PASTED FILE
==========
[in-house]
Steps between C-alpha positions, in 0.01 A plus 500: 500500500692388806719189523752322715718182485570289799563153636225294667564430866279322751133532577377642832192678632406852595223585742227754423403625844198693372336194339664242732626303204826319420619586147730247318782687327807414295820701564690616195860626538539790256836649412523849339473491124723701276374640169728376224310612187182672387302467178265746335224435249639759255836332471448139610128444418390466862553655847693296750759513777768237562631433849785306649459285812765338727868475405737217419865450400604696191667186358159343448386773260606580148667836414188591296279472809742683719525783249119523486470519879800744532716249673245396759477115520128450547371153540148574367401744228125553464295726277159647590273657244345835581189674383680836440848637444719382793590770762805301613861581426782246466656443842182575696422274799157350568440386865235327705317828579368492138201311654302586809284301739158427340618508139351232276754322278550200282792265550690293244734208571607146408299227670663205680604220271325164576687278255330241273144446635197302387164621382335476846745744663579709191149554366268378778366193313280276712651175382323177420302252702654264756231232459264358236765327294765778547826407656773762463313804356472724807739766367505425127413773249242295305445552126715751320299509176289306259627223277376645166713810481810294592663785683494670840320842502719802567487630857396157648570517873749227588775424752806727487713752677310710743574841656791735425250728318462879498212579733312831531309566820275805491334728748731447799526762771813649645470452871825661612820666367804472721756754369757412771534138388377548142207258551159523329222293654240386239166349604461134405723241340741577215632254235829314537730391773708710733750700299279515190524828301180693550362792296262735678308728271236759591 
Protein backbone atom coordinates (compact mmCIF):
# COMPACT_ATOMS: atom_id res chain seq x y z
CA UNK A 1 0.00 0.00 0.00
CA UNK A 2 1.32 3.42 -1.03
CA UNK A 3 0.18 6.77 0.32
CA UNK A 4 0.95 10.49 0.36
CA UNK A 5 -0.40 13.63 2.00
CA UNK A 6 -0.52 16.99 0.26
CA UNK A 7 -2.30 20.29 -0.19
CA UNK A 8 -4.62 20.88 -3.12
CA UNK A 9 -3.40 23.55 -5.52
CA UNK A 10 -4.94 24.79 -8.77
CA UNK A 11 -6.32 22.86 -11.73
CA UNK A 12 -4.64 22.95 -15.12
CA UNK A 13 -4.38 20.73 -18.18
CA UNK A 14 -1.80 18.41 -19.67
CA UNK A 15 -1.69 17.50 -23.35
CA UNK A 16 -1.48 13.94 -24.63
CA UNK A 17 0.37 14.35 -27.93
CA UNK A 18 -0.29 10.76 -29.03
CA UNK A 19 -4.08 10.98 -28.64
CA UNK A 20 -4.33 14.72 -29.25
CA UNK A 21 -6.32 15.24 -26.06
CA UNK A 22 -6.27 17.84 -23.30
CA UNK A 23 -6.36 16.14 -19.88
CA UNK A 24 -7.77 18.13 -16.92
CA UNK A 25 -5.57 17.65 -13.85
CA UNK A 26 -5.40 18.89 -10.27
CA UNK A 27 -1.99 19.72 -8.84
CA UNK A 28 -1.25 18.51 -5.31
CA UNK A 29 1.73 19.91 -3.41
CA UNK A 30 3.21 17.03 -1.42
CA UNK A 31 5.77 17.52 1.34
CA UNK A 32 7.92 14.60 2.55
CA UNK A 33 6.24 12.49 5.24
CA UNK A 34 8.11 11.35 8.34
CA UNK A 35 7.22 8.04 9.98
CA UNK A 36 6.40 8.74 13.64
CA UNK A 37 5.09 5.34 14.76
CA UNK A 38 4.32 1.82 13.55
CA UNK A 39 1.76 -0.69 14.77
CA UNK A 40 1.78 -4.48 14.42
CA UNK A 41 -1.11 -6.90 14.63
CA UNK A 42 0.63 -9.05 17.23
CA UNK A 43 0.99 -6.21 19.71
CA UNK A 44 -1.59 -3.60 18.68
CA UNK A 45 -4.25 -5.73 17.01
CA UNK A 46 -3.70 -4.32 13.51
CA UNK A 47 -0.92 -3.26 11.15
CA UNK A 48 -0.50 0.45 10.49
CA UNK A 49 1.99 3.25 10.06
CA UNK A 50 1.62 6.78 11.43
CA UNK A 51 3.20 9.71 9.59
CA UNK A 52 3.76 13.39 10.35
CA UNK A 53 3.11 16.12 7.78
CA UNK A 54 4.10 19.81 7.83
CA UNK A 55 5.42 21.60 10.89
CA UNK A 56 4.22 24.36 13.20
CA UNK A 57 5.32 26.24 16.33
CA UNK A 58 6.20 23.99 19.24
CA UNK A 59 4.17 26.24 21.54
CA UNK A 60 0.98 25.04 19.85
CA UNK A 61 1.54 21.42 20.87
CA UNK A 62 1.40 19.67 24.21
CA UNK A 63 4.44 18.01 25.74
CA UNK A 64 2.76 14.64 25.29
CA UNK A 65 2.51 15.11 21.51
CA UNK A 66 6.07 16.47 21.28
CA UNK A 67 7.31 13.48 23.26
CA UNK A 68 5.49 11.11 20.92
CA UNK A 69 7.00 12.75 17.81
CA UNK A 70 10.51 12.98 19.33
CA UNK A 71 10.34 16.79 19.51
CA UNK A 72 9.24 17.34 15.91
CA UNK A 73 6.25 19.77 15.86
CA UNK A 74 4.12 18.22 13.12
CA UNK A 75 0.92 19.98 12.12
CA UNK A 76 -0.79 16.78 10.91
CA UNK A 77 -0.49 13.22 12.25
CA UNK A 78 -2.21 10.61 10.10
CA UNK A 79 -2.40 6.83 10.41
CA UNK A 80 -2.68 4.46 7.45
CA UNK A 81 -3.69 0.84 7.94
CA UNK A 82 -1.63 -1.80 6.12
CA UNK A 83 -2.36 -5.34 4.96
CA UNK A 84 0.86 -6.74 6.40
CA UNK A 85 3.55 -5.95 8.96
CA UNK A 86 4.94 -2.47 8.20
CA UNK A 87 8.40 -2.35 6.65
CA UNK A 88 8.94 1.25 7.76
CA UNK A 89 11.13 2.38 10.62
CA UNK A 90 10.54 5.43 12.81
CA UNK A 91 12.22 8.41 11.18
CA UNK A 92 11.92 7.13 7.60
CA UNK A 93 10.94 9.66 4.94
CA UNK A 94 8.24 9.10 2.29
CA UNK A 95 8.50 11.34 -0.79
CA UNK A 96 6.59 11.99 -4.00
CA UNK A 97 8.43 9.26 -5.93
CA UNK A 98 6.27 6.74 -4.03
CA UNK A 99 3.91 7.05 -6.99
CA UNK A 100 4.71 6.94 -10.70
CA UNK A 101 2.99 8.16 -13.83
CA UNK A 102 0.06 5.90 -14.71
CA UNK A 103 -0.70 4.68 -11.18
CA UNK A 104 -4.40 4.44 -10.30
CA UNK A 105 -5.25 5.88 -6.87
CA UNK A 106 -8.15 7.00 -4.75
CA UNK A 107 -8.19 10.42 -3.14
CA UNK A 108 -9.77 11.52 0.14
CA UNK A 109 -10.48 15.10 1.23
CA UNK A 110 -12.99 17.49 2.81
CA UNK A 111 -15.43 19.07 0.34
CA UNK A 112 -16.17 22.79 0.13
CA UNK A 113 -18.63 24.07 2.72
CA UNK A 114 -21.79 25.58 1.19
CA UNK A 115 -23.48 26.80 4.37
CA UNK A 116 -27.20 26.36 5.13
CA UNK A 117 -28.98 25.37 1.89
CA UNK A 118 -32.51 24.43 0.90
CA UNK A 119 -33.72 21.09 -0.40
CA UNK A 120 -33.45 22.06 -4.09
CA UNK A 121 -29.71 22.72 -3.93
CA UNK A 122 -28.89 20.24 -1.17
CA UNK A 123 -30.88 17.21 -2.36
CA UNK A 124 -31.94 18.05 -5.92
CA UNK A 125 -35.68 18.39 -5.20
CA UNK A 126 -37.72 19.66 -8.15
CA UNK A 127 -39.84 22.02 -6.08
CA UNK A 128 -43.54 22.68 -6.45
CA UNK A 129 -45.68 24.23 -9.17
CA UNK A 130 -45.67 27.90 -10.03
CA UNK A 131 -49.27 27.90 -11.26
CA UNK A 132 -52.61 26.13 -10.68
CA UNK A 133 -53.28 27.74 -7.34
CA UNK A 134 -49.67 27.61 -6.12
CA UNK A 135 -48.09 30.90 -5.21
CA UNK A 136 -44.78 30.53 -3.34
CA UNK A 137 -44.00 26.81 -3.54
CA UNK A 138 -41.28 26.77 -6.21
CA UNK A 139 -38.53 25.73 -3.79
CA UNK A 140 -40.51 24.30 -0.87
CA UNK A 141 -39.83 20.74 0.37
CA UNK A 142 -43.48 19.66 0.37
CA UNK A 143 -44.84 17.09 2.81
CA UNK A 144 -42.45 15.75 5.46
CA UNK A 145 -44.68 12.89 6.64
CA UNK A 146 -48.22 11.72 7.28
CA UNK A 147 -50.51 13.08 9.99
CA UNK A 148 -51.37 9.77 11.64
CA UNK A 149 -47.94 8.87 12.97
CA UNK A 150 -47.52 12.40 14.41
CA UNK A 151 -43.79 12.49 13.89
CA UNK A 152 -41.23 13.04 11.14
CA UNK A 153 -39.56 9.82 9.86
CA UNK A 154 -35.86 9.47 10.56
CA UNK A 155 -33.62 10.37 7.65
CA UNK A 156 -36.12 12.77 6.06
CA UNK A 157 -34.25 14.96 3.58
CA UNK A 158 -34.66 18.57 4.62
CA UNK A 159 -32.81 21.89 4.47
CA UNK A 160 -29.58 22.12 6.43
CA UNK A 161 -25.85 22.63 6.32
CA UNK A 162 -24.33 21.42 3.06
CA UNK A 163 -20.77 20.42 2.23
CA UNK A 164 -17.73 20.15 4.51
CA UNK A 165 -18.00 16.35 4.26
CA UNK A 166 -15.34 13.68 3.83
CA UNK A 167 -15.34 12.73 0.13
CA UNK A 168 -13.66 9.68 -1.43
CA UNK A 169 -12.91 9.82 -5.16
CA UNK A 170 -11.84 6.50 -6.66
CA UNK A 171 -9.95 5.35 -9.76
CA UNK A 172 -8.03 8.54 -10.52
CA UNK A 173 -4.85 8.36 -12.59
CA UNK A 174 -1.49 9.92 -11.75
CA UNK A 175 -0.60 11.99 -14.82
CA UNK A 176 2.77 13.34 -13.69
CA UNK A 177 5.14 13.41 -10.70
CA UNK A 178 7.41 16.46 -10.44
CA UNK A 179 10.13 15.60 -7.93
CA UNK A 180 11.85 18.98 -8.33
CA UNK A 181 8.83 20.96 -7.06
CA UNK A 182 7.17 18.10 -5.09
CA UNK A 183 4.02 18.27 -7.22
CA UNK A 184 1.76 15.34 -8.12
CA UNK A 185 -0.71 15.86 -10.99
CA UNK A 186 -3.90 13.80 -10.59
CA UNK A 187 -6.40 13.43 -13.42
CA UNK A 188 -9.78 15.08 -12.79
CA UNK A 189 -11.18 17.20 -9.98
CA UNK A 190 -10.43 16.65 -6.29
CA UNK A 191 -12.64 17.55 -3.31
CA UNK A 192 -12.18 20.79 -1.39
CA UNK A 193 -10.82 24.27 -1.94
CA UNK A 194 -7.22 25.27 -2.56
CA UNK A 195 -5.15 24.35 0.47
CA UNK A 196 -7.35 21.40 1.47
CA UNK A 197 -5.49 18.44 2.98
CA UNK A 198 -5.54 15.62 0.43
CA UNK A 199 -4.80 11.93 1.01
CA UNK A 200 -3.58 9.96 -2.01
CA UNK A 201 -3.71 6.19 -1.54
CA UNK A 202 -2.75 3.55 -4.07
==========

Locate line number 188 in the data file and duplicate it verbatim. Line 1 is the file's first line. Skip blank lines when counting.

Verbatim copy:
CA UNK A 184 1.76 15.34 -8.12